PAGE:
A Level Results Day

Pythagoras

Active Member
Pleased with the results of my pupils. The point about percentages going up because people drop out after AS is certainly true, I find this every year, and to quite a significant effect.

As for information being more available etc, in a lot of subjects this won't do any good, as you have all the information anyway, the exams are about interpreting that information given the questions. This is particularly true in non-coursework subjects.
 

Kjata

Member
What poeple are annoyed about is their good grades being dragged through the mud, and the news is basically saying 'these people aren't that clever to get these grades, the exams must be easy' and I, as well as hundreds of other A level students are incredibly frustrated and lost for words about that.

I also have just looked at the news at found this: "Exam chiefs have suggested it may be time to "crank up the standard" of A-levels after a record number of students learned they had scored top grades"

Discuss!
 

RamasII

Member
I think the A2 performance was marked a little harshly, though![/quote]


Yes so do I...all of my pupils gained the exact same mark for their recitial....hmmm...think thats going back!
 

sparkly

New Member
Pleased with the results of my pupils. The point about percentages going up because people drop out after AS is certainly true, I find this every year, and to quite a significant effect.

As for information being more available etc, in a lot of subjects this won't do any good, as you have all the information anyway, the exams are about interpreting that information given the questions. This is particularly true in non-coursework subjects.
Also many do not let students continue to A2 unless they have at least a D in the subject at AS.
 

mikelyons

Supporting Member
Maybe it's because it was the last of the old syllabus and they want people to think the new one is better/harder? The practical is the one thing they can mark hard and get away with - to an extent.
 

PeterBale

Moderator
Staff member
What's the point of a system that doesn't discriminate?

Discuss ;)
I was watching an interesting feature on the news the other morning regarding the benefits or otherwise of a university education, when set against the costs incurred etc.

The point was made that with the pressure to increase the proportion of students going into higher education, there are some who are in effect finding themselves out of their depth. Whereas having a degree used to be seen as a real asset, it does seem to have been more than a little devalued when we see the state of the new graduates on the current programmes with the companies I work with, and those are the ones who stuck with the courses and didn't drop out!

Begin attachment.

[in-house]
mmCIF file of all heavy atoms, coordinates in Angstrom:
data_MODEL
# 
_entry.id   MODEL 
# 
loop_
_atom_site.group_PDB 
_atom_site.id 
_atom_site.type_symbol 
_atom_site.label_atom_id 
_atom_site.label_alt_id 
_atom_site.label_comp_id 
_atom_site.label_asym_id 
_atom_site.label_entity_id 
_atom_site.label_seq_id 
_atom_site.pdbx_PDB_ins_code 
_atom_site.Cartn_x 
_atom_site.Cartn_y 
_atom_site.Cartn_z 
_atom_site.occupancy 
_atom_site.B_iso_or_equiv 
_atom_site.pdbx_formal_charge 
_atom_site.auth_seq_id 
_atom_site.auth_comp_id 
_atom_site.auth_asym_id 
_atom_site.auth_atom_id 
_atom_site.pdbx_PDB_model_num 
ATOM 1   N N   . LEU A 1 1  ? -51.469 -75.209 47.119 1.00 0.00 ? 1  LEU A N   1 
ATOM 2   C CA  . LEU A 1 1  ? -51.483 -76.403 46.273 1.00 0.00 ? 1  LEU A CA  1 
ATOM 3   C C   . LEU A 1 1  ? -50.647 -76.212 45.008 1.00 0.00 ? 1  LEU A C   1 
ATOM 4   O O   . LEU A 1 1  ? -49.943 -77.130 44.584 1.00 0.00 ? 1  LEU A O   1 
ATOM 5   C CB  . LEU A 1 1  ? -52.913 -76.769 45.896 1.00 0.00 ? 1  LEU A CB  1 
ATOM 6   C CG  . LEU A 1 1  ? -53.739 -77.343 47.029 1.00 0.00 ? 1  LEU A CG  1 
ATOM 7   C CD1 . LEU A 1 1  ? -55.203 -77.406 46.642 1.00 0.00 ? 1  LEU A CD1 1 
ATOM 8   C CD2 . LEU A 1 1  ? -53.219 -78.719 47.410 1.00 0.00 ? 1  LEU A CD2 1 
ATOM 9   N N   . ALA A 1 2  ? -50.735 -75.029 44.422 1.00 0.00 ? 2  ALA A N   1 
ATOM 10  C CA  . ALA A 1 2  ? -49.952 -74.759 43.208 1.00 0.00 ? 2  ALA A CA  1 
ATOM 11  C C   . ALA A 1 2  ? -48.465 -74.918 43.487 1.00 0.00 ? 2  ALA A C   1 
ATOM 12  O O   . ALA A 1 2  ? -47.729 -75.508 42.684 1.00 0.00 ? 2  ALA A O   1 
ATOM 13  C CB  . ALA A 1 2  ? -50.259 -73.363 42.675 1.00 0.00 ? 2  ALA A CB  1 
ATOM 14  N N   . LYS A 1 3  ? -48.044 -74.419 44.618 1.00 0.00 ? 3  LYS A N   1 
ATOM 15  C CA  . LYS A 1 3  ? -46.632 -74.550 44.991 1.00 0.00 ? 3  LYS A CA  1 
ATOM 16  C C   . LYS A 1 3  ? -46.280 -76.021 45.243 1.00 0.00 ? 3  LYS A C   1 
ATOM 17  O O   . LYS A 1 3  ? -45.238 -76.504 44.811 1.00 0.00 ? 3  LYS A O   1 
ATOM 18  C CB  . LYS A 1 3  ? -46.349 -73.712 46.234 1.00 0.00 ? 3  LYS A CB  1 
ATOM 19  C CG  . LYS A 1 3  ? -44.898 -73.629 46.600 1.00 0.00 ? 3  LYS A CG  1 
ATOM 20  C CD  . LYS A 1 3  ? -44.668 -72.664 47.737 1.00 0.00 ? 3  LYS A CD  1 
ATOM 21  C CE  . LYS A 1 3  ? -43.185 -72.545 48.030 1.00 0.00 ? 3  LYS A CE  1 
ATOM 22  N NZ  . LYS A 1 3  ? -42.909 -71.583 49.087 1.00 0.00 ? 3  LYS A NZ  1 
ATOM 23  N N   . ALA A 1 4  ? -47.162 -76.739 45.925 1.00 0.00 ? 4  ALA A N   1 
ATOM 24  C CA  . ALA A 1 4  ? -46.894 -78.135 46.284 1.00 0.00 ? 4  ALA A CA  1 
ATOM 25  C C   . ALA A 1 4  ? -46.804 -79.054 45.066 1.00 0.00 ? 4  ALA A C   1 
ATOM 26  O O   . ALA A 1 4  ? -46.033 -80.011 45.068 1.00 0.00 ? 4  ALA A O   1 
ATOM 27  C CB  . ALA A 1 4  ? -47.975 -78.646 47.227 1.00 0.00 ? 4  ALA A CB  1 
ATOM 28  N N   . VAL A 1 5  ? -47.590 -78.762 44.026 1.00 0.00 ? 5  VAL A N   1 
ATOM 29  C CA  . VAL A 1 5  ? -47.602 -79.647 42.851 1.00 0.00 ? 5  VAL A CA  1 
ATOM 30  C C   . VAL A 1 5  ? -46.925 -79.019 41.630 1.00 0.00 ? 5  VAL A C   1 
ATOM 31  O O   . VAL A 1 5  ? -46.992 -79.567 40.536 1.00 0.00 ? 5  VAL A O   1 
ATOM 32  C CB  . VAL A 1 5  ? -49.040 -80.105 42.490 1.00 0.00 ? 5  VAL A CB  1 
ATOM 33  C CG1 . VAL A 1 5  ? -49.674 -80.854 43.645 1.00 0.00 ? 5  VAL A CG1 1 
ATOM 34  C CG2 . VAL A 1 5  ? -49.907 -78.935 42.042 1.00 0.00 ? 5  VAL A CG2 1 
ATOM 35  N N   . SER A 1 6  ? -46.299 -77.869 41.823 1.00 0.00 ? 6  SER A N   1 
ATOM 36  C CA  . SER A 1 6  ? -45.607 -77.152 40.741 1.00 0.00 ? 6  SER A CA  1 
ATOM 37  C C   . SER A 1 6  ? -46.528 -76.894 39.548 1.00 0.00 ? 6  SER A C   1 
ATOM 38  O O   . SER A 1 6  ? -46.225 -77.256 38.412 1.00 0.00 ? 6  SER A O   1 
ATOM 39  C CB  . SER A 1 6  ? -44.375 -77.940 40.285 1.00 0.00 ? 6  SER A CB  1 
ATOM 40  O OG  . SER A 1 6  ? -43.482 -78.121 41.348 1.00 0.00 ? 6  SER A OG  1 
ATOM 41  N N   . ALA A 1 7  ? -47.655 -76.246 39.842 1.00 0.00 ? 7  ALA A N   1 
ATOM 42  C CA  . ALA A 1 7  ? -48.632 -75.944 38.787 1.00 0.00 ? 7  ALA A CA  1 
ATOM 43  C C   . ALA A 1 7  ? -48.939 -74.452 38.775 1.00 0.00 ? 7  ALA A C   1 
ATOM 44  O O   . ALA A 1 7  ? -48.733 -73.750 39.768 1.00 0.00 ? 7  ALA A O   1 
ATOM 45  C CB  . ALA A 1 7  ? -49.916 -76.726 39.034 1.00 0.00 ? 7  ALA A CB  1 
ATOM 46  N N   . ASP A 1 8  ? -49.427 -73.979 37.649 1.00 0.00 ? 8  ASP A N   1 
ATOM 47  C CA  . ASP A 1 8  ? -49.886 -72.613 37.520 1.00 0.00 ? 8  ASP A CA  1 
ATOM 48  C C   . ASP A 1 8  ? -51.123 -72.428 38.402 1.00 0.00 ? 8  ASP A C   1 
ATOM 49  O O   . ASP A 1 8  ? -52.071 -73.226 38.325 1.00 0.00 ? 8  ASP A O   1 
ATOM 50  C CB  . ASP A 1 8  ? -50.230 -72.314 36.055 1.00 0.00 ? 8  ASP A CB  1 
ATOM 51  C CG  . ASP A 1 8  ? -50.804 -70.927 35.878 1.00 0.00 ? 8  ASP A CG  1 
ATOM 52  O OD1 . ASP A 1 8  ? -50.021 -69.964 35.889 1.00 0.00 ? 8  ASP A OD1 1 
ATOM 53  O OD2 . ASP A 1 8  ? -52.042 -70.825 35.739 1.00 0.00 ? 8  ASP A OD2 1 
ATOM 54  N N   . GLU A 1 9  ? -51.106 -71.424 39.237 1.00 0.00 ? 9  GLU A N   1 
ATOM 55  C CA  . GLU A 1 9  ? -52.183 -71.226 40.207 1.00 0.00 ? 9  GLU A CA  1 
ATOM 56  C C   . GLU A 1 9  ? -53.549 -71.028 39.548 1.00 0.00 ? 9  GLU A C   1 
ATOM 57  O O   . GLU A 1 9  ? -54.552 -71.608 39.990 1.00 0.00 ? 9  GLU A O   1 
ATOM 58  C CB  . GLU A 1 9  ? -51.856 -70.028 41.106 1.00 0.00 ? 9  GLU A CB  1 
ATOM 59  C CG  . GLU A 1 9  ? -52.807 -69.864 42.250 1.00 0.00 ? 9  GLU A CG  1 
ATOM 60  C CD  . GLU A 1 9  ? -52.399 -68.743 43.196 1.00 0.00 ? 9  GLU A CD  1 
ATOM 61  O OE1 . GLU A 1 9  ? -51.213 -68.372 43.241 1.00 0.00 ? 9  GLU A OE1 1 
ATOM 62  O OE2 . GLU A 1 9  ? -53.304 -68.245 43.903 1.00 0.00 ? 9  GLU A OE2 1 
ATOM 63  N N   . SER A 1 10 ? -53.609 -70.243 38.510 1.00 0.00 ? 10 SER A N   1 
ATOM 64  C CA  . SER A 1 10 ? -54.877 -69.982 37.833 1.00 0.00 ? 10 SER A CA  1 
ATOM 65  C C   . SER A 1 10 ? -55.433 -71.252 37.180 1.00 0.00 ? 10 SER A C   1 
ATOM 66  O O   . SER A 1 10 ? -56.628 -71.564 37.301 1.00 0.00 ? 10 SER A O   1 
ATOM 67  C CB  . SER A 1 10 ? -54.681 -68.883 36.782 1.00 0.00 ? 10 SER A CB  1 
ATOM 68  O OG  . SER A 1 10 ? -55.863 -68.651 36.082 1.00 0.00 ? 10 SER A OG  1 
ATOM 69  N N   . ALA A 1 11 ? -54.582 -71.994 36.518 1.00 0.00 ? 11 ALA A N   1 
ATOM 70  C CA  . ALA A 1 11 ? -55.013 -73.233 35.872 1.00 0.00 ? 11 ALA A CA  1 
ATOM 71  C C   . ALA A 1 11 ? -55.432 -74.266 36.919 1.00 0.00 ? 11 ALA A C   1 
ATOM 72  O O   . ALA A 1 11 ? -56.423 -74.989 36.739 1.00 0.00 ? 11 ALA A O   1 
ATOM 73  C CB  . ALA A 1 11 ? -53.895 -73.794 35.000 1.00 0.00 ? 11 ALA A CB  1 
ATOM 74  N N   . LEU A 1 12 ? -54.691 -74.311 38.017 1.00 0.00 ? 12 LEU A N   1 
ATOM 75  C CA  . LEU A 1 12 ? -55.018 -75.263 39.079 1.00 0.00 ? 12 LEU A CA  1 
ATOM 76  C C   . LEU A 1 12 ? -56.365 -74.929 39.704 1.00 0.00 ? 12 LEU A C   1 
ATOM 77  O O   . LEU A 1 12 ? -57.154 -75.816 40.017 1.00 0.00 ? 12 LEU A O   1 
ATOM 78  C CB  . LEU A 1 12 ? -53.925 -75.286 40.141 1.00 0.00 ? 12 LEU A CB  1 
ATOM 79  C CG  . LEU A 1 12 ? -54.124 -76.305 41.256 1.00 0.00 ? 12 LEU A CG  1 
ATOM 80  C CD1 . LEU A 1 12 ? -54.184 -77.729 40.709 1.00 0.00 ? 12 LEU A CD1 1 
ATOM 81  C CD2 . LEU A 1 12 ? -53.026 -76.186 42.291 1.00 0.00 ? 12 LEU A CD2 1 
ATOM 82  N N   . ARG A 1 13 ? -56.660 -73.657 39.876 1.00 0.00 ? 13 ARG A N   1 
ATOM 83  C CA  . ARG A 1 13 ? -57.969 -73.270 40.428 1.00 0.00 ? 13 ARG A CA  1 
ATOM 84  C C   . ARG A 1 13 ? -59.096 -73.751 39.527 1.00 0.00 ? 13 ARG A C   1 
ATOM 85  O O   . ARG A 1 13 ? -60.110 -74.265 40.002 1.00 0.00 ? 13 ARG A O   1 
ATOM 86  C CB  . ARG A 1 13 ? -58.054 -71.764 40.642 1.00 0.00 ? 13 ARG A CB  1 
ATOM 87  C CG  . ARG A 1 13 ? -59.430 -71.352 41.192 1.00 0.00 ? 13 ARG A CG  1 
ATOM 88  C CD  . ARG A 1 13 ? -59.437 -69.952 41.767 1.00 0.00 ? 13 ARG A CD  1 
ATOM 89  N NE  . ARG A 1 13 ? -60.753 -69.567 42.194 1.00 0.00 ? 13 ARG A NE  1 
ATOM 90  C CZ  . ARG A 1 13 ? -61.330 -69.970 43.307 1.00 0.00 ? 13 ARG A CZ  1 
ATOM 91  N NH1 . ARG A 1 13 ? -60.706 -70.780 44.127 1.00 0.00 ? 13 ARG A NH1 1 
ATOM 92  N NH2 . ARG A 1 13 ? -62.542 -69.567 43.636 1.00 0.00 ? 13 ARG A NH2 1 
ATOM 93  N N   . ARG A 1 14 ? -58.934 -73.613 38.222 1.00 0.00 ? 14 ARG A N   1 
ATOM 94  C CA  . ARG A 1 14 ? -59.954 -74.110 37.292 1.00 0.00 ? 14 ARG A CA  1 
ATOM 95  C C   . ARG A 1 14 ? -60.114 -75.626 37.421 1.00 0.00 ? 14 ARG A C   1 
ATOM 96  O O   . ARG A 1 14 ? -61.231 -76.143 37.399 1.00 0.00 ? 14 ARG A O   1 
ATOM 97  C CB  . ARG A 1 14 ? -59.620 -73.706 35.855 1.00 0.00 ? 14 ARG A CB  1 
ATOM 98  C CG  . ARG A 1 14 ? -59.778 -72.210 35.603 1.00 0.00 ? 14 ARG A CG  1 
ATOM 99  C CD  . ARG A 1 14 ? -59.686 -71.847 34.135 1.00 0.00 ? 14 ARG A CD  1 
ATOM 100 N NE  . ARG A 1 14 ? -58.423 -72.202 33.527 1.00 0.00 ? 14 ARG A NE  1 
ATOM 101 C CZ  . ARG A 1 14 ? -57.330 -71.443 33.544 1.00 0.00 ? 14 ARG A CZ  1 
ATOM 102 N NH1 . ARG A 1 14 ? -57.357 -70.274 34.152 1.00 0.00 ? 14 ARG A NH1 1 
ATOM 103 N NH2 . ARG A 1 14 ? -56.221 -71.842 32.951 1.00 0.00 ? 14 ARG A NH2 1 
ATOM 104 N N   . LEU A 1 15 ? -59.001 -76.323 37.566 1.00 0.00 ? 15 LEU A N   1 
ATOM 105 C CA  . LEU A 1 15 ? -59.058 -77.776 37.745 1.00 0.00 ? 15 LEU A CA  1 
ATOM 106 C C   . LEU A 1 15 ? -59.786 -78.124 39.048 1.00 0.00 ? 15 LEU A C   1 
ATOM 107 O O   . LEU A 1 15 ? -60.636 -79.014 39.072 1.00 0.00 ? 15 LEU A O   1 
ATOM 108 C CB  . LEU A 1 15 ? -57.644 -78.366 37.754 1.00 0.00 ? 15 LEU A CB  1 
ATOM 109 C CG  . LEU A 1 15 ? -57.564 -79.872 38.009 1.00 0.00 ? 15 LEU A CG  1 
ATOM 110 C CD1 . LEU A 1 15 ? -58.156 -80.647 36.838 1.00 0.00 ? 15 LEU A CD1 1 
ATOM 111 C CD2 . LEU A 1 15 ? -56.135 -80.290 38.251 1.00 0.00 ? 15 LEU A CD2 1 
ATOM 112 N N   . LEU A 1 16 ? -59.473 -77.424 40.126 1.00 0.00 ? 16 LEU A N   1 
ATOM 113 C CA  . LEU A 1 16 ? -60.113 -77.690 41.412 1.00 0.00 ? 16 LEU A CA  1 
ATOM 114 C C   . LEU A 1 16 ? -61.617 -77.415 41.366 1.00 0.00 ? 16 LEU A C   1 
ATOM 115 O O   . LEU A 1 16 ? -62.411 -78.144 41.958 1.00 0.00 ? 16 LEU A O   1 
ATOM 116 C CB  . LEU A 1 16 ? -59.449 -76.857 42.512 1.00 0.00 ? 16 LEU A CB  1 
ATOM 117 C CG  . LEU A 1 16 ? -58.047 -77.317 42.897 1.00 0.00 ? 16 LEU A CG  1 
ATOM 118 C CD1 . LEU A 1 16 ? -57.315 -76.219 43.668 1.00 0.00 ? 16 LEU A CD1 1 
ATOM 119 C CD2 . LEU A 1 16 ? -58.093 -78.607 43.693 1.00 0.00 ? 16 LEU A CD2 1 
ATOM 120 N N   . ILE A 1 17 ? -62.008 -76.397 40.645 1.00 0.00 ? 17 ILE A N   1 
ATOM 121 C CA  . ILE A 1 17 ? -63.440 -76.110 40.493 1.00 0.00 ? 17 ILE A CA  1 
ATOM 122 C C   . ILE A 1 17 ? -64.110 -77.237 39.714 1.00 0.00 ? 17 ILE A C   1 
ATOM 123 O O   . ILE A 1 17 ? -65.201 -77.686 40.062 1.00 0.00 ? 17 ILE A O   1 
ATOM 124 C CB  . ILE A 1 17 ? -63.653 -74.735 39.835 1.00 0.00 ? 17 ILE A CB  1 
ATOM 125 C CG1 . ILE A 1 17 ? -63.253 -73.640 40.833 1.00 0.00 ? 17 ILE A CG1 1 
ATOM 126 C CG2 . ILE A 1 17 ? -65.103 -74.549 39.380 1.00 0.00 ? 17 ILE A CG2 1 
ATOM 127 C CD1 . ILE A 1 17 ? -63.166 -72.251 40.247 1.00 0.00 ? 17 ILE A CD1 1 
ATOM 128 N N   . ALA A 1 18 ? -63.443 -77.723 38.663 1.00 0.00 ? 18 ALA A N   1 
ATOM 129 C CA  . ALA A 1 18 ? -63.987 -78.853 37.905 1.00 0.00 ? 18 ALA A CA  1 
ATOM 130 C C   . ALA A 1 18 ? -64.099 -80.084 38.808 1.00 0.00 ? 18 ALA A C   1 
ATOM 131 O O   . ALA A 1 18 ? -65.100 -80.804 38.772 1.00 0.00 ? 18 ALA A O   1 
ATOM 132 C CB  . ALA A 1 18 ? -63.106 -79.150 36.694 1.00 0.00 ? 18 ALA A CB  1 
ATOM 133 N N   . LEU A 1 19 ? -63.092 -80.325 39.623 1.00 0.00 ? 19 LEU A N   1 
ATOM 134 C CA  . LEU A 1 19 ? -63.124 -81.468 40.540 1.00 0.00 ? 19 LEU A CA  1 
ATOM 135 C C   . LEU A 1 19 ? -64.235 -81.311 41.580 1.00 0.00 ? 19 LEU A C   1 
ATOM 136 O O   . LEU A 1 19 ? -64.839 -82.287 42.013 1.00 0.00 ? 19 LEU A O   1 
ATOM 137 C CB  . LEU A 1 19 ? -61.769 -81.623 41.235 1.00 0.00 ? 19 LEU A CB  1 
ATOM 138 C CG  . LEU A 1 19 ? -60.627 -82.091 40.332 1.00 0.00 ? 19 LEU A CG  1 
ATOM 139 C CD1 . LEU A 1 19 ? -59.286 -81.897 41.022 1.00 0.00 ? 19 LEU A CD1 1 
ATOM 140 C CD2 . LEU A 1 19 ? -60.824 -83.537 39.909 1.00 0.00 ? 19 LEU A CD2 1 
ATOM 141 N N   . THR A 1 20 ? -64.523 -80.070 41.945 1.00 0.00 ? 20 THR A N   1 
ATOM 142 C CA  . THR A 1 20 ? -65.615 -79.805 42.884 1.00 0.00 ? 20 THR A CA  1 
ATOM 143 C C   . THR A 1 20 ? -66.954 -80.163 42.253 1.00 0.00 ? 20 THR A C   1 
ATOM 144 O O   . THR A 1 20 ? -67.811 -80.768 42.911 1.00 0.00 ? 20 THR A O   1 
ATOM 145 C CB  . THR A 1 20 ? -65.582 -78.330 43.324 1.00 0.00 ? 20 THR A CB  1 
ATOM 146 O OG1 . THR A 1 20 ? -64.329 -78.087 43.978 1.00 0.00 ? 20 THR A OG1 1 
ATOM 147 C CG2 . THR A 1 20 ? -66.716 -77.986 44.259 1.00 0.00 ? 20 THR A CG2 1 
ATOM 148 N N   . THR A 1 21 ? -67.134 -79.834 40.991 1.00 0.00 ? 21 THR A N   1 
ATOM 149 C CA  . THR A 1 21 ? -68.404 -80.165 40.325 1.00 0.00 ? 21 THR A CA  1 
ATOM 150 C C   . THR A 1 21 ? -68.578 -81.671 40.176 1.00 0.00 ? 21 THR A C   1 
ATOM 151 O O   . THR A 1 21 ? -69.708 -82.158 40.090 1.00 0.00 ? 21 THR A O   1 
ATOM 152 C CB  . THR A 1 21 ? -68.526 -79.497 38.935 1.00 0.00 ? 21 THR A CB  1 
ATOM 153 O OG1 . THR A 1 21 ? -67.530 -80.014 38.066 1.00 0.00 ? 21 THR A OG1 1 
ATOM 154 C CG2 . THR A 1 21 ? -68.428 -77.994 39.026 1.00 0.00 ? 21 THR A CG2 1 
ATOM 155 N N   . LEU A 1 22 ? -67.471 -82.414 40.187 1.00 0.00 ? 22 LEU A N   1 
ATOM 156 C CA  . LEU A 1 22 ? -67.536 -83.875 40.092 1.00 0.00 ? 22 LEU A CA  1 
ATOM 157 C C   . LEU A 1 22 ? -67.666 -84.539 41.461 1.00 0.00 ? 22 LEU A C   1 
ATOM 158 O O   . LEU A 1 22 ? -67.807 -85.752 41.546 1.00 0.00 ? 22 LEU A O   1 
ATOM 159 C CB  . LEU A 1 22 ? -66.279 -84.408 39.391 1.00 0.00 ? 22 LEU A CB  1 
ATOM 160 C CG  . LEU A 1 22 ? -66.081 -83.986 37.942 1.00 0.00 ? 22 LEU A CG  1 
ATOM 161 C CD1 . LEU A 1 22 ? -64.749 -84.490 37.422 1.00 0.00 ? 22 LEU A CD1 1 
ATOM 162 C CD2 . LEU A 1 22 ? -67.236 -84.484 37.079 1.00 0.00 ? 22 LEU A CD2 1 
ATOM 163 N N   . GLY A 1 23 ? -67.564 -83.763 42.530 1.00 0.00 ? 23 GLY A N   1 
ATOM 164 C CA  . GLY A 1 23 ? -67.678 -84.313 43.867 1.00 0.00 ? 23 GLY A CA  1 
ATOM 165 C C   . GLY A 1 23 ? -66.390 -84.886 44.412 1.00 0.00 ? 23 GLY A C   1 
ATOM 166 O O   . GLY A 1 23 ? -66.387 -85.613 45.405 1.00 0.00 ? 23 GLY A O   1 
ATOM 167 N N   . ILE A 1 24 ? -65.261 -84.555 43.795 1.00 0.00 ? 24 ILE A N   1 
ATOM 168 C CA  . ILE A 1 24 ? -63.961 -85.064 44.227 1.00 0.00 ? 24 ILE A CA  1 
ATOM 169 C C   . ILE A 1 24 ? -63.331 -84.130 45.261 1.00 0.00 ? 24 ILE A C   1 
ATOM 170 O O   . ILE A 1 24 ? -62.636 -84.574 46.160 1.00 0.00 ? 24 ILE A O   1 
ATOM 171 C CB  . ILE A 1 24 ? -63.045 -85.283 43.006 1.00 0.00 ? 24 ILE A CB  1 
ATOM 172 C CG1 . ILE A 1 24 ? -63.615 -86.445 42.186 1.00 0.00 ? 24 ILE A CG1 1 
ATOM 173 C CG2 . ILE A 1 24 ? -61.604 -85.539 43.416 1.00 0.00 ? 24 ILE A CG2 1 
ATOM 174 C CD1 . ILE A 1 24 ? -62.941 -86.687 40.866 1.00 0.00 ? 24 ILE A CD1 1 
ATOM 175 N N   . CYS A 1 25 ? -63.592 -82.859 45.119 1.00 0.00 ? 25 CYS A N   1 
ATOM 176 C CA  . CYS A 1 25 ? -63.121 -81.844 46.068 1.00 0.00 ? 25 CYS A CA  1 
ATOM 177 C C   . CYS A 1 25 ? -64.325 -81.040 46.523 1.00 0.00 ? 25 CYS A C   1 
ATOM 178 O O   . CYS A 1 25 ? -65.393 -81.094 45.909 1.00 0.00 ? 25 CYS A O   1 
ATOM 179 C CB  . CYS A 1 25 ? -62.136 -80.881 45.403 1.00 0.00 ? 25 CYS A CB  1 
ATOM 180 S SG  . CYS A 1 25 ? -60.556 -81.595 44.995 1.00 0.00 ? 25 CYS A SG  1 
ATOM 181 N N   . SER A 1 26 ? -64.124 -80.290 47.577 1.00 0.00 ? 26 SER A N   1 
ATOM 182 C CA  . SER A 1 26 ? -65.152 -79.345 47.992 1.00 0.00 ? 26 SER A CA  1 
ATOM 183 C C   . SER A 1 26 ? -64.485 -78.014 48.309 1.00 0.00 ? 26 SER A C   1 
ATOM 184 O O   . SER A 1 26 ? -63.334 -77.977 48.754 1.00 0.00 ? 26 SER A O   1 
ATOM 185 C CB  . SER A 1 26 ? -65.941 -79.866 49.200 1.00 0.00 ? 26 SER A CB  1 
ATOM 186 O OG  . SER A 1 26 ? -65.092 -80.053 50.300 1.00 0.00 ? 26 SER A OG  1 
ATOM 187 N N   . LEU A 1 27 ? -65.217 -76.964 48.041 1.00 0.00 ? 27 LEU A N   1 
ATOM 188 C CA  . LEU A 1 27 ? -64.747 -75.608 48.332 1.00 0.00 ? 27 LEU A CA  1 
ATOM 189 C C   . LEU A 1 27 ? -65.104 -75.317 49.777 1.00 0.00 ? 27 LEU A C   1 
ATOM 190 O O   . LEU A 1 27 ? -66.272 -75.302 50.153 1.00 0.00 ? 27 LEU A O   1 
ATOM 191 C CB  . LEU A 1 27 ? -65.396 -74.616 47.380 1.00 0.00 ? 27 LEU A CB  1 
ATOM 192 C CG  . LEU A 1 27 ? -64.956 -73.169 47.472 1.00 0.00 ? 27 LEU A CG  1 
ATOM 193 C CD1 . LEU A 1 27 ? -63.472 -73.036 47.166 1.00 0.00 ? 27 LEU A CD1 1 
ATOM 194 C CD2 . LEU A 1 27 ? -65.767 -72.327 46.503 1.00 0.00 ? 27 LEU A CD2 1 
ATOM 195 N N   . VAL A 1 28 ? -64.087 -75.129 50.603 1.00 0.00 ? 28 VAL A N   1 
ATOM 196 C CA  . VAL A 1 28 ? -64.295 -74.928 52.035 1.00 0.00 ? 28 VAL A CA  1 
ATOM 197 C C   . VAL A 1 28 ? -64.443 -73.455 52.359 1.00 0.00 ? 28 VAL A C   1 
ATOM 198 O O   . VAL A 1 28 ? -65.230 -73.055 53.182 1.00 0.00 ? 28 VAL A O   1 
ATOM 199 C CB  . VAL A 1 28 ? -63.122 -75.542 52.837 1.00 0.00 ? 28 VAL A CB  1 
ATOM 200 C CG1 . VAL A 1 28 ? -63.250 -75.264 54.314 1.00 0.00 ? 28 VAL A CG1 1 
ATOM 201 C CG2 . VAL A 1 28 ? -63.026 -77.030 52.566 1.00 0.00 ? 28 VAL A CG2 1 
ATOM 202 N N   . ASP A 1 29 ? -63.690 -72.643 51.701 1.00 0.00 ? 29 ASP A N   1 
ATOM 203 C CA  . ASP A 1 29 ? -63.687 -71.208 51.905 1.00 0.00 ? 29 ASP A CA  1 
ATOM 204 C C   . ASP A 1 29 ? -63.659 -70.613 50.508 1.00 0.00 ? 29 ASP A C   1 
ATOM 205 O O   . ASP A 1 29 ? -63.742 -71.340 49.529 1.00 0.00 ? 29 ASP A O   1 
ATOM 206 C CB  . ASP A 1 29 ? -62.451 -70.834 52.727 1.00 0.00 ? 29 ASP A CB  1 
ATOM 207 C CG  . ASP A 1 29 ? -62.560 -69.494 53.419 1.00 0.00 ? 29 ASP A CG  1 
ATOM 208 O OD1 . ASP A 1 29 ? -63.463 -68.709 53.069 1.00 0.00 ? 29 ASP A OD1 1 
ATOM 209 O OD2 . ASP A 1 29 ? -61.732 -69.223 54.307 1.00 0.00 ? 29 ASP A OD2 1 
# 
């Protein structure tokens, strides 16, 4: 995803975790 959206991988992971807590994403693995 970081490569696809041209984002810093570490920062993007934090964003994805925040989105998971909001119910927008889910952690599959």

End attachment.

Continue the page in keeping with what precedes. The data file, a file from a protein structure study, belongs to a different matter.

I certainly wouldn't want to say that exams are necessarily easier than they were, but I would definitely question a system that produces so many top grades that it is difficult for prospective employers/educational establishments to separate one from another.

Back in the dark ages, when I took my A-levels, the norm was either 3 or 4 subjects, and a place at a good university would often be available with an offer of an A and two Bs or similar.

There are now so many students coming out with 5 or more A's that it must be a nightmare for those selectors, hence the desire to find a better and more useful test, or reverting to the old-style university entrance exams and interviews.
 

imthemaddude

Active Member
A lot of people don't know that exam boards can change the grade boundaries. A botton A one year could have been a top B the year before. The government keep setting teachers new initiatives to make them better teachers so may be that is the answer or more of entering kids when they are ready..when we took the old style A levels we took them at the end of 2 years regardless of whether we were ready or not. Nowadays they can spread them out more and take some early etc. There are more A levels to suit more needs now, same with GCSEs. My kids don't stand a chance of passing Geography but they will be more than capable with the new Leisure and tourism. This year our kids are leaving with upto 4 GCSEs in ICT too which we didn't get the chance to do ten years ago. Lots of factors but I also agree with many of the comments above. Well done to the kids though they still have to work hard to get them.
 

ploughboy

Active Member
We've found our A2 performance grades were extremely low this year, and having sat in on one that got a 'U' I wondered what our examiner wanted. . He'd done a great job on grade 7 pieces, and knew his stuff about the music too. . .
 

Getzonica

Active Member
A lot of people don't know that exam boards can change the grade boundaries. A botton A one year could have been a top B the year before.
Apparently exam boards can even change the grade boundaries even after all the papers have been marked! Sounds a bit strange to me....
 
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